50 Atmosphere and Weather Idioms and What They Mean: Part 1
One of the reasons English is so difficult to learn is because it is a language full of idioms. An idiom is a combination of words that has a figurative meaning separate from the actual definitions of the words used. There are an estimated 25,000 idioms in the English language – let’s take a look at some of them that use the weather and environment as metaphors to describe something else.
- Cold light of Day – a time and place from which problems can be objectively considered
- Fair-weather friend – a friend who cannot be relied on in difficult times
- Under the weather – unwell or in low spirits
- To weather a storm – to successfully deal with a problem or to get through a difficult situation
- Any port in a storm – accepting any source of relief or escape in an unfavourable situation
- Calm/lull/quiet before the storm – a period of unusual stability before difficult times
- Storm in a teacup – exaggerated outrage or enthusiasm regarding a seemingly trivial matter/ a small occurrence exaggerated out of proportion
- To down a storm – to be positively received by an audience
- To take by storm – to capture a place or person using a combination of excessive force and the element of surprise/ to suddenly be extremely successful within a particular place or group of people
- Stormy relationship/argument – a passionate, emotional, unpredictable relationship/argument
- Face like thunder – looking very angry or upset
- Lightning fast – very fast
- Bolt from the blue – an unexpected or sudden occurrence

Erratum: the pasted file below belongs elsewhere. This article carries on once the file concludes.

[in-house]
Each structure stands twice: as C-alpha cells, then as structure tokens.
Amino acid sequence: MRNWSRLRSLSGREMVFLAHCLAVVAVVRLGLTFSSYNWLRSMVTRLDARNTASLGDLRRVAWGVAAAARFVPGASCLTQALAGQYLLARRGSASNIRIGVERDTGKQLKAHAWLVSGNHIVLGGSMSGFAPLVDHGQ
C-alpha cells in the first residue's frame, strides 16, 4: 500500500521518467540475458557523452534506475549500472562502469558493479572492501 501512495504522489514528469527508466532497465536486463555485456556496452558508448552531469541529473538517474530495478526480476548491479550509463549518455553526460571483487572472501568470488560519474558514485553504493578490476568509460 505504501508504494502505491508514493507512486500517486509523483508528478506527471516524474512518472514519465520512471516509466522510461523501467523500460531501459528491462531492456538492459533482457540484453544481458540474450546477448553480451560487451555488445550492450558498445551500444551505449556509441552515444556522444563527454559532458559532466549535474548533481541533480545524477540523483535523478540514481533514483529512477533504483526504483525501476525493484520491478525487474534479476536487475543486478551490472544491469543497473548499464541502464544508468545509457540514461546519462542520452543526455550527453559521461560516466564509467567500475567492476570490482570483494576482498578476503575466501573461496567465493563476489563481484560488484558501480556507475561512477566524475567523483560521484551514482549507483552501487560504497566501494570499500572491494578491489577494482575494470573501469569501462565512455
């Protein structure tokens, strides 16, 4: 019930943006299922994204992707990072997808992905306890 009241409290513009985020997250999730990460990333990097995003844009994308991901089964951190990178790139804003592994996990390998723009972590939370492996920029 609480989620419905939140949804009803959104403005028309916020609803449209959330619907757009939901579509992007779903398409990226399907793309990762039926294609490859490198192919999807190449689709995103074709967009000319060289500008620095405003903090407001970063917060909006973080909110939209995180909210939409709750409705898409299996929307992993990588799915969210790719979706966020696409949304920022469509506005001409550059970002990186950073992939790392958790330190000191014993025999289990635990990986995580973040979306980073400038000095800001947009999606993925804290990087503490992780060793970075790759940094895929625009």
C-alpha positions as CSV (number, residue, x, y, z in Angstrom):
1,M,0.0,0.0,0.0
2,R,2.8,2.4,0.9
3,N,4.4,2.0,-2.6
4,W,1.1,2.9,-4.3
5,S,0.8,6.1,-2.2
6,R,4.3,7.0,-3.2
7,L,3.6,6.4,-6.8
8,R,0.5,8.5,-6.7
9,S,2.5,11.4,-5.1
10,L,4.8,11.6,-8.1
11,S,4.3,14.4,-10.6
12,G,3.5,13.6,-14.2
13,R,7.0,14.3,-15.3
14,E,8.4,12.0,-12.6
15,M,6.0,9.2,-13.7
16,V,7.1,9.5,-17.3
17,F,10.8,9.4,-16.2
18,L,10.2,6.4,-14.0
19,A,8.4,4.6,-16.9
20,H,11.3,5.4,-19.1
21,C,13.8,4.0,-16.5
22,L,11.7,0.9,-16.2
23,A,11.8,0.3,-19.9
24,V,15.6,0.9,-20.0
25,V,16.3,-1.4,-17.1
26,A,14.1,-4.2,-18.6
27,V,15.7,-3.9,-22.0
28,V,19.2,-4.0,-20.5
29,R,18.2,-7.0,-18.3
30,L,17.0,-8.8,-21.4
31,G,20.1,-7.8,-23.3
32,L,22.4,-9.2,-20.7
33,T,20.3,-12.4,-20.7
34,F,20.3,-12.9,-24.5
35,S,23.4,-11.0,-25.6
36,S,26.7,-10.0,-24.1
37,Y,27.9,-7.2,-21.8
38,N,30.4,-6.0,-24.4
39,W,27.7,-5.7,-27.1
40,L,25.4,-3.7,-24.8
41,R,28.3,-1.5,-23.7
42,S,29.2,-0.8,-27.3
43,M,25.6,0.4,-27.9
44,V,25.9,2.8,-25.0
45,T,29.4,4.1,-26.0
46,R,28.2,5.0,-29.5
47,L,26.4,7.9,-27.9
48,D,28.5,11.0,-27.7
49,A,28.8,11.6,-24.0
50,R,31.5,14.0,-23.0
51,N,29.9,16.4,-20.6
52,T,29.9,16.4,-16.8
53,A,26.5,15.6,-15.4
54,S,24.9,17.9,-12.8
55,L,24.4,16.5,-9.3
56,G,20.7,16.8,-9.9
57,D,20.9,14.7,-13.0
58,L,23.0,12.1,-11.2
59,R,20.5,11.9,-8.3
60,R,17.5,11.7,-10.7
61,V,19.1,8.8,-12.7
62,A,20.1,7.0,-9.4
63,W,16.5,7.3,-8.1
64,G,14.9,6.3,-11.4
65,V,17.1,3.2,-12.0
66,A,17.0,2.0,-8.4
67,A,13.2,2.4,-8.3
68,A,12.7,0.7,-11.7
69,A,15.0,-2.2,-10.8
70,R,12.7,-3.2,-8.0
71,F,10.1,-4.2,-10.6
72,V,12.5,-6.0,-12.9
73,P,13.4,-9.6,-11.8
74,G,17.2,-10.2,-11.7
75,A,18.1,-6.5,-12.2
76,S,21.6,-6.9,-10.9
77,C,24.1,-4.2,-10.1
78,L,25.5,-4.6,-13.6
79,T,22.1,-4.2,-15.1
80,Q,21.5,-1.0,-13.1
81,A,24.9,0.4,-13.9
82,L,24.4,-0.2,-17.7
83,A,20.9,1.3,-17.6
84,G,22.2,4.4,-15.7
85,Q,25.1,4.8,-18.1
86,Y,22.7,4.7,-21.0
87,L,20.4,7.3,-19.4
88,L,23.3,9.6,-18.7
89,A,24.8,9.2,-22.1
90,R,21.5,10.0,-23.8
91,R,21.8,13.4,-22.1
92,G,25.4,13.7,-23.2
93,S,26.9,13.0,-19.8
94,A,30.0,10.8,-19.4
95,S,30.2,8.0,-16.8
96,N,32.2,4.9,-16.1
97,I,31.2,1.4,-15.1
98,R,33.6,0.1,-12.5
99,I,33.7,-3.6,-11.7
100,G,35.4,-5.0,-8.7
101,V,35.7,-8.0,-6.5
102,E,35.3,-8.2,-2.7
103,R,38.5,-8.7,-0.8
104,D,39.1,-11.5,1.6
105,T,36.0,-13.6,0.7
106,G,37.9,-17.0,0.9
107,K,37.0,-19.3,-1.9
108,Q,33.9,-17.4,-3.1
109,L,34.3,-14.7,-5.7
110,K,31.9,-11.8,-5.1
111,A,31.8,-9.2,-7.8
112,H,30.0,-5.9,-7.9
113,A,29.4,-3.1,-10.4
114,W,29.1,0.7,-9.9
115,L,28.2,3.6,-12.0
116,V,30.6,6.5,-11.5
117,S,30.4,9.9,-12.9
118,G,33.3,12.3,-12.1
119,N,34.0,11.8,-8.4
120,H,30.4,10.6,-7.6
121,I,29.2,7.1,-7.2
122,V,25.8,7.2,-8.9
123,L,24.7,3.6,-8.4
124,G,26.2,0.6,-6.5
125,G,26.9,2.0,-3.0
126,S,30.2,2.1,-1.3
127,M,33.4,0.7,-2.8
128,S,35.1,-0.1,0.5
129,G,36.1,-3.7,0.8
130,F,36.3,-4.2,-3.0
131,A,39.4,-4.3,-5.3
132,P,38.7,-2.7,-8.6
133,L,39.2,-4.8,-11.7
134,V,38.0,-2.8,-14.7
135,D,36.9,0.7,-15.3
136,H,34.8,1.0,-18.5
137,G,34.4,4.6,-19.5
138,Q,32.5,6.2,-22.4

- To stem the tide – to prevent something bad from getting worse
- In the doldrums – low-spirited, depressed
- Tip of the iceberg – the small visible part of a much larger and hidden problem
- To break the ice – to do or say something to relieve tension
- Snowed under – overloaded with work
- In the dark – ignorant, unaware
- Once in a blue moon – very rarely
- To reach for the moon – to try and achieve your ambitions
- A place in the sun – a position of advantage
- Spring Cleaning – thorough house cleaning
- Indian Summer – a period of unexpected hot and dry weather, often in the Autumn months
- Ray of sunshine – a person who brings happiness into the lives of others (often used sarcastically to refer to someone with a gloomy outlook on life)
Don’t forget to look out for part two in next week’s blog post, where we’ll take a look at 25 more weather and atmosphere-related idioms.
If you enjoyed this article you might like to take a look at some of our previous blog posts on idioms:
Are there any idioms that you’d like to learn the meaning or origins of? Let us know.
Have a good week!
28 Apr 2014
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